Easter B (04-04-2021)

The following service was streamed live via Zoom  on April 4th at 10:30am.

The entire text for the service is printed below for home use by those who are not ready to return to public gatherings or who are otherwise not able to be at church on the day.   Even though the service is streamed live, those who are unable to participate online may use this material at any time for their private devotions.  If ‘two or three’ are gathered with you, you may choose a ‘leader’ in order to use the responsive prayers and readings as you would in church. 

There  are also links to YouTube files for music and, should you rather listen than read, sound files for some of the text, including the sermon .  [I’m sorry about the commercials that sometimes come with YouTube clips. Be sure to click on the “Skip Ad” box if and when it appears in the lower right of the YouTube clip]   When a YouTube clip has finished, simply click on the ‘back’ button of  your browser to return to this page. Pictures can be enlarged by clicking on them.



L: Today we are aware that the power of resurrection has forever changed who we are, and given us the courage to boldly proclaim a living faith. Today we celebrate: new life, new joy, new possibilities. 

R: We give thanks for the Spirit of Life visible in Jesus, visible in us, visible in people in all walks of life. 


This is the day we re-ignite the flame that signifies the eternal presence of God in Christ. Alleluia.

(Recall that we buried the alleluia on the first Sunday of Lent, and we have not said nor sung this word since)

L: This is also the day life returns to our alleluias, that our voices may respond to new life.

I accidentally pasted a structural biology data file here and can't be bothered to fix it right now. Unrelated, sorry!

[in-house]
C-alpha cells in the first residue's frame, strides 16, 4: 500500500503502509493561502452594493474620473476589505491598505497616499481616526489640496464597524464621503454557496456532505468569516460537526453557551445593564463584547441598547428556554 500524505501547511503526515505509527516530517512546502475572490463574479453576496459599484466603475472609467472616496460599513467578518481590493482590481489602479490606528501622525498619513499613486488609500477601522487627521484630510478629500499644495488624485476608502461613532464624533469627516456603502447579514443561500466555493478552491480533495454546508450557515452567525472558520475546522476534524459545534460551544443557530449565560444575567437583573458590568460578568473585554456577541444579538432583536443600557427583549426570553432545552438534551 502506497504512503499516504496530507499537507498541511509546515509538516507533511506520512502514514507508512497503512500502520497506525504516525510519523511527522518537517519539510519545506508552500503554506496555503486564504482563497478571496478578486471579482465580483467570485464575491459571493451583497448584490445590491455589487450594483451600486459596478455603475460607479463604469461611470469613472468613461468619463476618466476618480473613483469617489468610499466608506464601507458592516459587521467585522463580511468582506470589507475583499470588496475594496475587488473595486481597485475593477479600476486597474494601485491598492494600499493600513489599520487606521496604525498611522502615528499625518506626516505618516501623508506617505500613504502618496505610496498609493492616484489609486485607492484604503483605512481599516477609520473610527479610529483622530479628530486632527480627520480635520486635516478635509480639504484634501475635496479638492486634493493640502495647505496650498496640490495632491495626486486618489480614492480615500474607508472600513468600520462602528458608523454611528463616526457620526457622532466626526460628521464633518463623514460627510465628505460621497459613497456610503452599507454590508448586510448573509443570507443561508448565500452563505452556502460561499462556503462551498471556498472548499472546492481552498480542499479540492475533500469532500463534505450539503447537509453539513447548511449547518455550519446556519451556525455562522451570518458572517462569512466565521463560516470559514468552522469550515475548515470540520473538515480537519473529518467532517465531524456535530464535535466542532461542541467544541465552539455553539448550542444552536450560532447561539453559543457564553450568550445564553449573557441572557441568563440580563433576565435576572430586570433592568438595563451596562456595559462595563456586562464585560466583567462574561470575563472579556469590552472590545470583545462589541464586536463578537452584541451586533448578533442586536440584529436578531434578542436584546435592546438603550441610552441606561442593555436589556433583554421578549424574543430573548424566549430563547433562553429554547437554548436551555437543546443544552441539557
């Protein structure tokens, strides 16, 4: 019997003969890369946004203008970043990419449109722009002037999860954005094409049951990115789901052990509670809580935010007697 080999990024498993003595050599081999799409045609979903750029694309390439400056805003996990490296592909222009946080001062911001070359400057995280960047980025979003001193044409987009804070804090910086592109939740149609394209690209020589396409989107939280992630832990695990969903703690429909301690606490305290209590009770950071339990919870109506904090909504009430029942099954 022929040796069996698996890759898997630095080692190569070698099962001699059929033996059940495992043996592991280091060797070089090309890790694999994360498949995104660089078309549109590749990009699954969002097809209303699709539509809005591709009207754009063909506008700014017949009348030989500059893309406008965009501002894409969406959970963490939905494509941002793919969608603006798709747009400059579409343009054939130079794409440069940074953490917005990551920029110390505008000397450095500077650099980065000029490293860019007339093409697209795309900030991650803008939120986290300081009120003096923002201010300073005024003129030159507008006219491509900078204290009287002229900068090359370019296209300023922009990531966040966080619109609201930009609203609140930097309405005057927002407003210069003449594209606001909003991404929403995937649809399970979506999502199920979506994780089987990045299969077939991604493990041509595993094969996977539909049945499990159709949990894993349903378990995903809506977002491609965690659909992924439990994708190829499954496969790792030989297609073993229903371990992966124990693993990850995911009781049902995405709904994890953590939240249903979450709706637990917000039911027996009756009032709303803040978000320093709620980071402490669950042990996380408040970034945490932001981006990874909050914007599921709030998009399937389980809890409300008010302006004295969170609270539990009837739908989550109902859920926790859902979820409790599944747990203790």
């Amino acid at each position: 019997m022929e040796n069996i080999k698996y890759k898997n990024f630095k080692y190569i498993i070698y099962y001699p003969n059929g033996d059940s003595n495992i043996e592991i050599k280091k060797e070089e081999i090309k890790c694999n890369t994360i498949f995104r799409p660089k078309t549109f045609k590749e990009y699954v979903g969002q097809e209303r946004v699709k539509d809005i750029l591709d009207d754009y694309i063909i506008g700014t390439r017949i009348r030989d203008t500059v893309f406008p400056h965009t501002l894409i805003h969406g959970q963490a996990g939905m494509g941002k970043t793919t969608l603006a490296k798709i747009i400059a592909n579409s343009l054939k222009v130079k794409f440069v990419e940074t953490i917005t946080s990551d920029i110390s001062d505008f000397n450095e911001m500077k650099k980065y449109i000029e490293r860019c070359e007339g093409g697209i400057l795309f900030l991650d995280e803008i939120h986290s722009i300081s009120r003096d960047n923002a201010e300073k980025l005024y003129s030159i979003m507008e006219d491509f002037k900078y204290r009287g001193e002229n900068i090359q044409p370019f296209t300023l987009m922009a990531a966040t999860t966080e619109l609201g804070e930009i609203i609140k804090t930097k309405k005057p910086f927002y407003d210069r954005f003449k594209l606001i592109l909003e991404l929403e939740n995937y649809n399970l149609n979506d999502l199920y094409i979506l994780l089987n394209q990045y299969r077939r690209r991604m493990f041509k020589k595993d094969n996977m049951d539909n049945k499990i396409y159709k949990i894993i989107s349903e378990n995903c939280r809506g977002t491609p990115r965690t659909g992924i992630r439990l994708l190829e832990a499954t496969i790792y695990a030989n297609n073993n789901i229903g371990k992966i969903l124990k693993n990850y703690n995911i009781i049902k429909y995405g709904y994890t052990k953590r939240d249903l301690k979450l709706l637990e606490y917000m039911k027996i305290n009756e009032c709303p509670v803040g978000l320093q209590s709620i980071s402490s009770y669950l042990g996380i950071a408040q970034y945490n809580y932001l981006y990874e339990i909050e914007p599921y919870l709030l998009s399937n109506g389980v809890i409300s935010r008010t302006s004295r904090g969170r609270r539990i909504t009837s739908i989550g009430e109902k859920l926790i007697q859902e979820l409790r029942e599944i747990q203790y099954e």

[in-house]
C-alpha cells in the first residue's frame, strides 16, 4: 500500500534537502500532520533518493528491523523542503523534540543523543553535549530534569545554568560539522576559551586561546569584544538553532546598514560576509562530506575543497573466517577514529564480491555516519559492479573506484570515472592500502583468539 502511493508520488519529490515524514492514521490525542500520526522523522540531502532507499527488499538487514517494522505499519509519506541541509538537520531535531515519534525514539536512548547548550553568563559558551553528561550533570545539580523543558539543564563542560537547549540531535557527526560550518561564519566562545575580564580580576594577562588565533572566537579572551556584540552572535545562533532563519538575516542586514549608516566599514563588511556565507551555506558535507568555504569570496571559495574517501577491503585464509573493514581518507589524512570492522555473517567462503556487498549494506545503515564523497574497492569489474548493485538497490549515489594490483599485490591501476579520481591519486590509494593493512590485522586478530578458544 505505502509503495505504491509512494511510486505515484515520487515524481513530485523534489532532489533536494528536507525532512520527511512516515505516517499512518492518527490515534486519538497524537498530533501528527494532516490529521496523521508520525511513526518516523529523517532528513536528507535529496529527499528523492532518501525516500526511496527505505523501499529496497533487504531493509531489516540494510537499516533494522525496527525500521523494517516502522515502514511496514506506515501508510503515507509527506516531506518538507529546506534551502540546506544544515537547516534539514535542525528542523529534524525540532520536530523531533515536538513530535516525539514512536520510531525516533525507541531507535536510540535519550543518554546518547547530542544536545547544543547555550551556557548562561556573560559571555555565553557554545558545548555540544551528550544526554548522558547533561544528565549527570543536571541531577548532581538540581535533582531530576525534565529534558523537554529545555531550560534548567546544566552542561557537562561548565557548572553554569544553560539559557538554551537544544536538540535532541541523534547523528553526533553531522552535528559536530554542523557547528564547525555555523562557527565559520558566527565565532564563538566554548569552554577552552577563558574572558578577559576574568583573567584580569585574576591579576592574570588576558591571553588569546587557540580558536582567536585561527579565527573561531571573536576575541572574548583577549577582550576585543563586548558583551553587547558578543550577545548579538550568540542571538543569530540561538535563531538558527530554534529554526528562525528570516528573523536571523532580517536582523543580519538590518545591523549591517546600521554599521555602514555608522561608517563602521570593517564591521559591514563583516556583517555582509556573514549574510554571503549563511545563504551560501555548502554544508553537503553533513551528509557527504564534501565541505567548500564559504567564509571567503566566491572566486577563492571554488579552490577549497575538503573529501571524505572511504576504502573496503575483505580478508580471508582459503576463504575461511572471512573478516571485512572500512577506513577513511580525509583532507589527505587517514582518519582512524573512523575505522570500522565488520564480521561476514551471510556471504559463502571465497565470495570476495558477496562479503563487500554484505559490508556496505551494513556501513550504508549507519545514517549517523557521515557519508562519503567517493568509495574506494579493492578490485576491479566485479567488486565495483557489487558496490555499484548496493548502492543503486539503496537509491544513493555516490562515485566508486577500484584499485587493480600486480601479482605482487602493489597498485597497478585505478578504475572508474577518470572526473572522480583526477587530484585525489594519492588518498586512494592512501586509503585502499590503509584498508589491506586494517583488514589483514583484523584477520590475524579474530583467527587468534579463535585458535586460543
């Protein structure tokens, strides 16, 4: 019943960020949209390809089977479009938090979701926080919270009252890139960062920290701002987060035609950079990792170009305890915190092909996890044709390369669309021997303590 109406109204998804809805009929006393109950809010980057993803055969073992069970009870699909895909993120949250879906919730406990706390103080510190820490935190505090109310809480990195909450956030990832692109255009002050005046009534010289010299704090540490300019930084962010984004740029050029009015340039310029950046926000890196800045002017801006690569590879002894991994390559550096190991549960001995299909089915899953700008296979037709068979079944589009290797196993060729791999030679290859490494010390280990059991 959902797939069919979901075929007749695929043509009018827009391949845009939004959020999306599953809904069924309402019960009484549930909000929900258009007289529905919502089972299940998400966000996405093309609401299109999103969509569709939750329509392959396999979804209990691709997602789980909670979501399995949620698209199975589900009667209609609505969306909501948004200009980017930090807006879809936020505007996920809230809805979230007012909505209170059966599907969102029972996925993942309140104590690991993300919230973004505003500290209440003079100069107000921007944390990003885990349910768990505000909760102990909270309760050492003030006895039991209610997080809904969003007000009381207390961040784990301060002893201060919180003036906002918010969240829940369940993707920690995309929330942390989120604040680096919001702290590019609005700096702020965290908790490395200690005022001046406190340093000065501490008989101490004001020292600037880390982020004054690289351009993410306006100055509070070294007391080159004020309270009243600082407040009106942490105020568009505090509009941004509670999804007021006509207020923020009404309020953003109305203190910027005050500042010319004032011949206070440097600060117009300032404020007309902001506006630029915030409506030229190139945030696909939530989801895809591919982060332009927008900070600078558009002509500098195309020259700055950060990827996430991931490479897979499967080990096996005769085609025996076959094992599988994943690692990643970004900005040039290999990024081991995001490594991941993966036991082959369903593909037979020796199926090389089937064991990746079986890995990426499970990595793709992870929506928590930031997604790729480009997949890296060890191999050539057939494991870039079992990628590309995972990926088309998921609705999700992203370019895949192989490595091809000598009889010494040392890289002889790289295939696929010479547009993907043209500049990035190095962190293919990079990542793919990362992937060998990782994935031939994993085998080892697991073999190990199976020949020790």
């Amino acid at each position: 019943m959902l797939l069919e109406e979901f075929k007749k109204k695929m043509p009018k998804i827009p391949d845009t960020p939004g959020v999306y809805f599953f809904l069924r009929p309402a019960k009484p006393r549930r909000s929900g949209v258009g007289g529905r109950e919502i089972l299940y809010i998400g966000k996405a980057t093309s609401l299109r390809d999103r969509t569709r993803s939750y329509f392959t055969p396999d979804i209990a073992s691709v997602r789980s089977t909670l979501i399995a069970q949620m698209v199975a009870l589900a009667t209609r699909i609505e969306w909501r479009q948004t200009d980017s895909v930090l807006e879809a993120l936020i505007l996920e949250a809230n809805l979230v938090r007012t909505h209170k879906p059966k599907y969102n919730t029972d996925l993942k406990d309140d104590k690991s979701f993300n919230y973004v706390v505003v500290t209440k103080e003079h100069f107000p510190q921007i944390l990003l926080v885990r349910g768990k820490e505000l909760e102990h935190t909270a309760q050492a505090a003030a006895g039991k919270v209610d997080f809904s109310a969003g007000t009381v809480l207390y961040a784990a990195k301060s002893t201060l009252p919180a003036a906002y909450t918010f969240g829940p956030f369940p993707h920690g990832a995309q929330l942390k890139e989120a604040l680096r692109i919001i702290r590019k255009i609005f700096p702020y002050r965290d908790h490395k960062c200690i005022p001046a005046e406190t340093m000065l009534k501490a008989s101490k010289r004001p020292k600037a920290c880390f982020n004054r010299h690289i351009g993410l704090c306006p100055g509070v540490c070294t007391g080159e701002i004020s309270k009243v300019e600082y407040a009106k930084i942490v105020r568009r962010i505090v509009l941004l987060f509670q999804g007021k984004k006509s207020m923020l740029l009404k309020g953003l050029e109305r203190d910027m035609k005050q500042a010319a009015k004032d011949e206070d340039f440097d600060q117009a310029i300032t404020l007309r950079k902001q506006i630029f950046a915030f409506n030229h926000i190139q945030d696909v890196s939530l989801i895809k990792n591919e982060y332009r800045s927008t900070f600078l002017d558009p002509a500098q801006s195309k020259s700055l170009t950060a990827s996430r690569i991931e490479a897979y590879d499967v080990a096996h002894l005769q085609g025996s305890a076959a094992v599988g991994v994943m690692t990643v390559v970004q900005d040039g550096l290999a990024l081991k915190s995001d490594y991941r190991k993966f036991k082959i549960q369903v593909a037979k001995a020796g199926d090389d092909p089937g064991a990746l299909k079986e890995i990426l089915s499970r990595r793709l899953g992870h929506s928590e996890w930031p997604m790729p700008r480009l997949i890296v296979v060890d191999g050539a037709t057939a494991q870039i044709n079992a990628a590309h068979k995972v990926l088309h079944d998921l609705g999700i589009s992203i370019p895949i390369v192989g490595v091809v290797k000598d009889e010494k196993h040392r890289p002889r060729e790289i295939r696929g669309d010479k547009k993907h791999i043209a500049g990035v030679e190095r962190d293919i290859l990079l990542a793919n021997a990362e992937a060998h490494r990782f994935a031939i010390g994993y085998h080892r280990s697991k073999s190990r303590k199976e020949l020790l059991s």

R: Alleluia, Christ is risen. He is risen indeed. Alleluia!

HYMN 370Christ the Lord is Risen Today” (click here to listen)
(or if you’d rather here the Mormon Tabernacle Choir, click here)


L: We live at mystery’s edge watching for a startling luminescence or a word to guide us.

R: In fragile occurrence the Holy One presents oneself and we must pause.

L: Daily, there are glimmers, reflections of a seamless mercy revealed in common intricacies.

R: These circles of grace spill out around us and announce that we are part of this mystery 

L: Today we celebrate life over death. Today we celebrate the flame that lives again. We will light the fire.


God of terror and joy, you arise to shake the earth. Open our graves and give us back the past; so that all that has been buried may be freed and forgiven, and our lives may return to you. Amen.


     Meditation  “A Time of Preparation and Change”

…the leaves are falling around us through days growing ever clearer and more barren. Surrounded by little deaths, the drying of the grass and shrivelling of the flowers, we gather our lives in like the harvest. Our friendships, our experiences, our achievements we wrap around ourselves, against the coldness which is to come. For in this time, our lives will be lived within. Like the grapes that are harvested in happy sunlight, turning to wine in dark cellars, our thoughts will transform and grow richer. Come, Spirit of Mysteries, into the centre of our containment. Grow treasure from within us.


How good it is to be alive! Yes, we feel the beat of our own hearts, the pulsing of life in our veins, the rhythm of our breathing. We come into the silence of this time with gratitude for this day.  We come with our needs. And we come because we have gifts to share. In our coming and in our going may we be strengthened in our bonds of love and peace.  (30 seconds silence) 


God of the empty tomb, if we come to this joyful Easterfest with eyes focused on the lilies;  guide our timid eyes to the cross.

Remind us again of the tomb; filled and now empty.
Remind us again of Mary’s tears; of sorrow and now joy.
Remind us again of Peter’s words; denial and now telling.

God of the empty tomb, grant us the grace to accept both the cost and the joy of following you.


L: Christ is risen!

R: He is risen indeed!

L: As so I can declare to you, the door to life has been opened to us.

R: Thanks be to God!

IN AN AUSTRALIAN ACCENT- “Easter Morning” by Bruce Prewer

Black light transforms the clouds in the east,
the swamp hens wake at this new dawning.
Against the sky sacred ibis wend like angel forms,
to hopeless grief the sun comes up and the magpies sing.
God is alive in everything this Easter morning.